We focused in depth on three Salem-Keizer elementary schools, all receiving Title I funding. Four Corners, Hallman and Highland share similar student demographics and challenges but have produced different results improving student performance.
The three schools serve what are considered impoverished student bodies, with up to 90% of students qualifying for free or reduced lunch.
They are racially diverse schools with a majority of Latino students and a high percentage of English language learners. Each has a dedicated principal with years of experience in elementary education.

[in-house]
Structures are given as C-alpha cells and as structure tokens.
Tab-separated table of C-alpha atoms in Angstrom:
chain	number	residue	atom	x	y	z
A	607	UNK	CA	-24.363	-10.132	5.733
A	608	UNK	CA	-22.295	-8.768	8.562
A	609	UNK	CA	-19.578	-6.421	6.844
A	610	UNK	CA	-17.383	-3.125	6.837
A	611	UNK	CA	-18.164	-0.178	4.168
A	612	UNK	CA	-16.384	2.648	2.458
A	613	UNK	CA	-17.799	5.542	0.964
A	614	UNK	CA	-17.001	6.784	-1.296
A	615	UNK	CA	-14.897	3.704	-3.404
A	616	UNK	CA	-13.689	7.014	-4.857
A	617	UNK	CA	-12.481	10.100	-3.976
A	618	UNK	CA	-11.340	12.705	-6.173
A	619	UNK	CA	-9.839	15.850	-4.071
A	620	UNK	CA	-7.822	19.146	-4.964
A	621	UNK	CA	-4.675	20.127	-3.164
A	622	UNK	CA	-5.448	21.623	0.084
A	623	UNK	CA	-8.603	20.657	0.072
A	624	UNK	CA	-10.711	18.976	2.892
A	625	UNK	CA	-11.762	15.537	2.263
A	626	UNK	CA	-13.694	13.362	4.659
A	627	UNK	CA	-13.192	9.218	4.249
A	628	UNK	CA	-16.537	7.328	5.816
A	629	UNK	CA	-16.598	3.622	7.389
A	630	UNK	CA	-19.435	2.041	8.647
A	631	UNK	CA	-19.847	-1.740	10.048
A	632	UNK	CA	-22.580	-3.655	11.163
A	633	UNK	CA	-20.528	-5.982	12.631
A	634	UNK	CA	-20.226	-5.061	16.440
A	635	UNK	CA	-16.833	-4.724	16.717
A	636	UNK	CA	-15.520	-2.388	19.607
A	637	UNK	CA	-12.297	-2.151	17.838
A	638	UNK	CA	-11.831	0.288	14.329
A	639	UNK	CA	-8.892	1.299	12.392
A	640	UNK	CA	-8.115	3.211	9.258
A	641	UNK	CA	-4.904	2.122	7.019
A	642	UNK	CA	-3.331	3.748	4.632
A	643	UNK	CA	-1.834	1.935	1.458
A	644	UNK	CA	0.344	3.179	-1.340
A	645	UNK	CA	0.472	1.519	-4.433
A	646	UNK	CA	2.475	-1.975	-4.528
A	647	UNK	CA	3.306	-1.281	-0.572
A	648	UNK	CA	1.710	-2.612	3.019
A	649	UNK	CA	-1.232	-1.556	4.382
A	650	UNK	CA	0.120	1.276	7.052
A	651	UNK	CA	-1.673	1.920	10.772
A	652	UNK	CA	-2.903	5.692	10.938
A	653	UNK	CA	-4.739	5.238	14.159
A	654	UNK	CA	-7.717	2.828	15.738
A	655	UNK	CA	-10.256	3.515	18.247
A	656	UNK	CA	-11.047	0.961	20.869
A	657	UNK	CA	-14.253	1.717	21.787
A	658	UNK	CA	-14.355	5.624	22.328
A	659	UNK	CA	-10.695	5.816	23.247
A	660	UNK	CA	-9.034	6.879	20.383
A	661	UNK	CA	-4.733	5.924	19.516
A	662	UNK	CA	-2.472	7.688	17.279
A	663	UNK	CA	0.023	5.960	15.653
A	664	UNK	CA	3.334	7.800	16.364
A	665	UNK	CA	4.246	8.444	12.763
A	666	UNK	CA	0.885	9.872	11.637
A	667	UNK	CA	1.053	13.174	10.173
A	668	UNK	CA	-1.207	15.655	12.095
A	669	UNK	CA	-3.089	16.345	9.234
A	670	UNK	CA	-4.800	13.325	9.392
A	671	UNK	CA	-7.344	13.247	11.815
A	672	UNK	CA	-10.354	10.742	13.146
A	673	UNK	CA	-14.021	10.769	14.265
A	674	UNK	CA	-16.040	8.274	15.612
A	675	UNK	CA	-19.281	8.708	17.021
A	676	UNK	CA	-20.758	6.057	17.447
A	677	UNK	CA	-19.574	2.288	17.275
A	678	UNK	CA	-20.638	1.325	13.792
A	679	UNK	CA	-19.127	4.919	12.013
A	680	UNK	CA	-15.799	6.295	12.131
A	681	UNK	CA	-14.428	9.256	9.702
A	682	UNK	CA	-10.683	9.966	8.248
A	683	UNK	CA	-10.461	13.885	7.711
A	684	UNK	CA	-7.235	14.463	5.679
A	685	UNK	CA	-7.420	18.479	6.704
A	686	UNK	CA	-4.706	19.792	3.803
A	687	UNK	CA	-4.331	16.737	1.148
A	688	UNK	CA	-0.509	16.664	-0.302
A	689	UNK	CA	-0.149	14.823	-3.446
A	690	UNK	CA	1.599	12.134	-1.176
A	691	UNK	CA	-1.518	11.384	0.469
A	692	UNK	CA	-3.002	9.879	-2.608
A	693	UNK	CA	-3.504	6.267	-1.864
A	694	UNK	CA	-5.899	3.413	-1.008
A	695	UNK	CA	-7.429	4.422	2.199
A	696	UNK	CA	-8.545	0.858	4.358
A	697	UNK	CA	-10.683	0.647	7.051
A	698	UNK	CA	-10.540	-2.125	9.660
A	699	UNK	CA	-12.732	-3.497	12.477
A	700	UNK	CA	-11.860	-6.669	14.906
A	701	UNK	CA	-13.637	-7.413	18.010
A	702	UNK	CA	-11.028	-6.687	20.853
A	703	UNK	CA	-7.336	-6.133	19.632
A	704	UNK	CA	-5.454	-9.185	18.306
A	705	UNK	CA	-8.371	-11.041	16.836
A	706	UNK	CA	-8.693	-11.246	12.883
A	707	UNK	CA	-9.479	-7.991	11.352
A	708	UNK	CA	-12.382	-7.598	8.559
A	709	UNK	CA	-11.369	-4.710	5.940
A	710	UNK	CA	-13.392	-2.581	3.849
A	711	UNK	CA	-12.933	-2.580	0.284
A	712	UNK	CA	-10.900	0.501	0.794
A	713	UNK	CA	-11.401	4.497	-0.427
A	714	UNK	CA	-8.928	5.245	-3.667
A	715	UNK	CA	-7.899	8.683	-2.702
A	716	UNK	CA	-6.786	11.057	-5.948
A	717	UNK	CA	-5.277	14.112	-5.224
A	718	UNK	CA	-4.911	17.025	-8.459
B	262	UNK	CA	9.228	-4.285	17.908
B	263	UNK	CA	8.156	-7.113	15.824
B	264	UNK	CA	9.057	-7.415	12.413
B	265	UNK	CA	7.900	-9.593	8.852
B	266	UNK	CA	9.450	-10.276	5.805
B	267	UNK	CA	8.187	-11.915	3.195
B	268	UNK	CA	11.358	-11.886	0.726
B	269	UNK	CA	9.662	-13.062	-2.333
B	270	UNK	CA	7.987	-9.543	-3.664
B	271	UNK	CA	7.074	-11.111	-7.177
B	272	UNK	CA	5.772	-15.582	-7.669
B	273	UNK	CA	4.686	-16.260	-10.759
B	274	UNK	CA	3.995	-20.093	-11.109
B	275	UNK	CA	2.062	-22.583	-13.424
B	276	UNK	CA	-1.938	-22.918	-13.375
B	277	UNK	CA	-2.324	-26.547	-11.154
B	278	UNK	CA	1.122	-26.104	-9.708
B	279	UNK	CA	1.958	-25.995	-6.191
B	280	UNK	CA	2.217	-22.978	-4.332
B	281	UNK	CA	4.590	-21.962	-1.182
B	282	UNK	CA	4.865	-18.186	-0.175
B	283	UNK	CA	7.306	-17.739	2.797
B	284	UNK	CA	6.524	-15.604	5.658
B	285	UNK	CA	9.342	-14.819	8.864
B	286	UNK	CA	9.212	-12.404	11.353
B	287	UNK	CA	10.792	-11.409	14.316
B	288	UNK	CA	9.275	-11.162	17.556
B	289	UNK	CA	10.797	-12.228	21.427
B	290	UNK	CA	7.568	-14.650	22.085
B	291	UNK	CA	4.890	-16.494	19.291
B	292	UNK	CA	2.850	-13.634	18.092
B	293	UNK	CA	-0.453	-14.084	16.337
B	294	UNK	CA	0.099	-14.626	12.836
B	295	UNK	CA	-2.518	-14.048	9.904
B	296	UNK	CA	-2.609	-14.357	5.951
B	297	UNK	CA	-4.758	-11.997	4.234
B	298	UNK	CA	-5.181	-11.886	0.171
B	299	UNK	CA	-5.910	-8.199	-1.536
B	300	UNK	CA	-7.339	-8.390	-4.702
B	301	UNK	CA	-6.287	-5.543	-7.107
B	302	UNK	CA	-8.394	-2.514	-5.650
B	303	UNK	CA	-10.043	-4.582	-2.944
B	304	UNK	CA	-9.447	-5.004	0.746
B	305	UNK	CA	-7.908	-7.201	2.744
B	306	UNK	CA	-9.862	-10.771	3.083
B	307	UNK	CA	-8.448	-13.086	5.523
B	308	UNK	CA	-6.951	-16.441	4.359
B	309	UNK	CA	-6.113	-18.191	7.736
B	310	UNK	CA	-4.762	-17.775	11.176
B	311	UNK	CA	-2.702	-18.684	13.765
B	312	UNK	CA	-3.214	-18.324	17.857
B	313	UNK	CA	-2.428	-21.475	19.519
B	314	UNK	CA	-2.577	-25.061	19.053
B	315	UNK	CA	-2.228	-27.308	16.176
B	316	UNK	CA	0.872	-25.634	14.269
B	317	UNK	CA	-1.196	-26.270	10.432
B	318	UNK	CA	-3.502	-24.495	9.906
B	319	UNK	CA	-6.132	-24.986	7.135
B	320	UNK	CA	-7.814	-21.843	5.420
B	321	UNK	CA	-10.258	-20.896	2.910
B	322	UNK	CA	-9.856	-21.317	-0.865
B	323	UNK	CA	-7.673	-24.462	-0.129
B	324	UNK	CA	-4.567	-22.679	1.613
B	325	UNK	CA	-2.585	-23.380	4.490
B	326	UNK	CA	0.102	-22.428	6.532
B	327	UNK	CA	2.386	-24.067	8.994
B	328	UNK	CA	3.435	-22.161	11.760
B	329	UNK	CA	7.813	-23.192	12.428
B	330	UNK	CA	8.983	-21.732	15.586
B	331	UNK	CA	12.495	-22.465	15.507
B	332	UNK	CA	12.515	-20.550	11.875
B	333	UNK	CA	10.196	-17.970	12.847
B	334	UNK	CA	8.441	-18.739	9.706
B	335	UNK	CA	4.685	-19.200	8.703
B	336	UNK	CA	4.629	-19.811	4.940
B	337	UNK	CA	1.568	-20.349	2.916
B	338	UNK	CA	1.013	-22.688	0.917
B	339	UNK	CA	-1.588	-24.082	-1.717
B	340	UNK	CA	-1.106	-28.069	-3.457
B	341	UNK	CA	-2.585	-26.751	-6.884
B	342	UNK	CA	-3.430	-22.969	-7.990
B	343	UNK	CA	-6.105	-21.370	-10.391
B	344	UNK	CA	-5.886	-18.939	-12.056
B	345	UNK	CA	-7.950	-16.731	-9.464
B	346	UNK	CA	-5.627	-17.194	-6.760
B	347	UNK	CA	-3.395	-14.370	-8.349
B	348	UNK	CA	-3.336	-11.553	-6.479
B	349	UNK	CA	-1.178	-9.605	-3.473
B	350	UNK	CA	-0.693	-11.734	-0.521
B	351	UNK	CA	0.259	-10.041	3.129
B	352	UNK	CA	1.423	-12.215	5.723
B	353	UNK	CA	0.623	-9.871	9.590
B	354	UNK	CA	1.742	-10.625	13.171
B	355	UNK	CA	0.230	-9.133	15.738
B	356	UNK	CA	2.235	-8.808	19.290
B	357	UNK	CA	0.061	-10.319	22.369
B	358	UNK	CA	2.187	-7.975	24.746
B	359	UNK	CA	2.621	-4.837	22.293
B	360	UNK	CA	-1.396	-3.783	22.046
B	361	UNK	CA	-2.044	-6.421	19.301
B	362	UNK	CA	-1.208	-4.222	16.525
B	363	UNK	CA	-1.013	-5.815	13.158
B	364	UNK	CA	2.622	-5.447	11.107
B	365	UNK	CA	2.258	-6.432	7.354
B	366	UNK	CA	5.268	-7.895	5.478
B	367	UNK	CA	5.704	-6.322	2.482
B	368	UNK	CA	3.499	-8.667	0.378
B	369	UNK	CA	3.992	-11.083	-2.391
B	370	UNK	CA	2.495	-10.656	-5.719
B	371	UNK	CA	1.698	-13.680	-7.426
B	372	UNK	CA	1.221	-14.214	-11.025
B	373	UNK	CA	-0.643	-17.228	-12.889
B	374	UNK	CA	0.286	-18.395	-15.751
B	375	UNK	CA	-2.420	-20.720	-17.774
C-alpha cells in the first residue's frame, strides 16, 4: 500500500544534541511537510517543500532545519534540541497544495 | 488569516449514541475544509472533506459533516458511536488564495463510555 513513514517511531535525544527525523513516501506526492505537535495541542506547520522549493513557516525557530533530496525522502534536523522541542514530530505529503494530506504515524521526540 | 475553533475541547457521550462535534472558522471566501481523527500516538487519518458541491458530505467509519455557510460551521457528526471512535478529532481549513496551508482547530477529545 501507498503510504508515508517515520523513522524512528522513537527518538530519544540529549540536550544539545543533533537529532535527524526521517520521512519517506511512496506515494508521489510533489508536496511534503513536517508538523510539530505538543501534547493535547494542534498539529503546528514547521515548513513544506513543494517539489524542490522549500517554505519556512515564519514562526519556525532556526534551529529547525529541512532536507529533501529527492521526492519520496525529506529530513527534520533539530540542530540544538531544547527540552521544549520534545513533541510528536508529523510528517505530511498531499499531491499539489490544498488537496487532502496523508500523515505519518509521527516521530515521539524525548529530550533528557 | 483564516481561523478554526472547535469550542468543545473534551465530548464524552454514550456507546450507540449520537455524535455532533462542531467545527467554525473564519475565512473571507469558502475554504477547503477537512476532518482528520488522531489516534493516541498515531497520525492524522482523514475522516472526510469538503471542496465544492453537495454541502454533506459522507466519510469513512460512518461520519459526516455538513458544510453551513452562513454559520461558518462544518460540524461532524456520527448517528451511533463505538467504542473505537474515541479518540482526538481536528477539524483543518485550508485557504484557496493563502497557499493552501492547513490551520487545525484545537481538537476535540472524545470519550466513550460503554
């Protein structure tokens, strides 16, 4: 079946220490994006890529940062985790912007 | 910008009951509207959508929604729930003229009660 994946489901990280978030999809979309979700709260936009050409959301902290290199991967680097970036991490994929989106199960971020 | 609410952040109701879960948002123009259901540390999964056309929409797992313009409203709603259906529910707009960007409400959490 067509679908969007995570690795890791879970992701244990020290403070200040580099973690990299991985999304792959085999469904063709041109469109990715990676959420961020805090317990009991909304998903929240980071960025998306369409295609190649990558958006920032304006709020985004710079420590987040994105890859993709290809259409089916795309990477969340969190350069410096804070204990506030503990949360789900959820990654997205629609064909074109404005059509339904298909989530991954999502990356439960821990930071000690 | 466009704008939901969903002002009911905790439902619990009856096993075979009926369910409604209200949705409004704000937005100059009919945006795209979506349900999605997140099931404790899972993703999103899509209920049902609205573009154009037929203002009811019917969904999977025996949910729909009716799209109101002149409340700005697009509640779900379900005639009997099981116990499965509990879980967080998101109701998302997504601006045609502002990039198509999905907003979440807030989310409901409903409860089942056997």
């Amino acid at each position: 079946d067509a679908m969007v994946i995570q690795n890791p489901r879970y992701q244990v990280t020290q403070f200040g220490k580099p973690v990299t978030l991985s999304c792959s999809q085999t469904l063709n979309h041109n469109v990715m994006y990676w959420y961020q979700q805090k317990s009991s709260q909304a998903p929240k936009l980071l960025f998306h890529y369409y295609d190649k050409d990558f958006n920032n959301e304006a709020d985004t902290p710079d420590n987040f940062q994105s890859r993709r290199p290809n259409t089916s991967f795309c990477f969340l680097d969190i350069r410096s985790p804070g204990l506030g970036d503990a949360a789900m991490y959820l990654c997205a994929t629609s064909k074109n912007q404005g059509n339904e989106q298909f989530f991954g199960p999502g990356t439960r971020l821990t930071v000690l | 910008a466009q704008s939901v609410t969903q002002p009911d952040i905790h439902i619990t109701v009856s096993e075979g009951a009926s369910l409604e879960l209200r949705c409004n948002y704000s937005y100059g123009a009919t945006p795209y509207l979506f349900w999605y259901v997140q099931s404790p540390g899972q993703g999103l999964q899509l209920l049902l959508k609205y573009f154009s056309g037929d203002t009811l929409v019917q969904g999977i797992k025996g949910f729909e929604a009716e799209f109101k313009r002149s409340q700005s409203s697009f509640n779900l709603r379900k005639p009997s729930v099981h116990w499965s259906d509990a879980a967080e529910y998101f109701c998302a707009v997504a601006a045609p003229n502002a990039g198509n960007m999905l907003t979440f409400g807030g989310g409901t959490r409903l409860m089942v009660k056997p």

The schools have endured more than a decade of shifting strategies imposed by federal and state agencies, with very different ideas of how to measure school performance and how to fix schools doing poorly.
Those range from President George W. Bush’s Leave No Child Behind approach for targeting low-performing schools to President Barack Obama’s Common Core approach that set standards for what children should learn.
Changing strategies mean re-tooling education programs, adding new reporting and collecting new data. None of that, however, changes what teachers face each day: the student walking in the door.
Oregon educators say social problems at schools, from the number of homeless students in class to increased disruption caused by behavior, are worsening.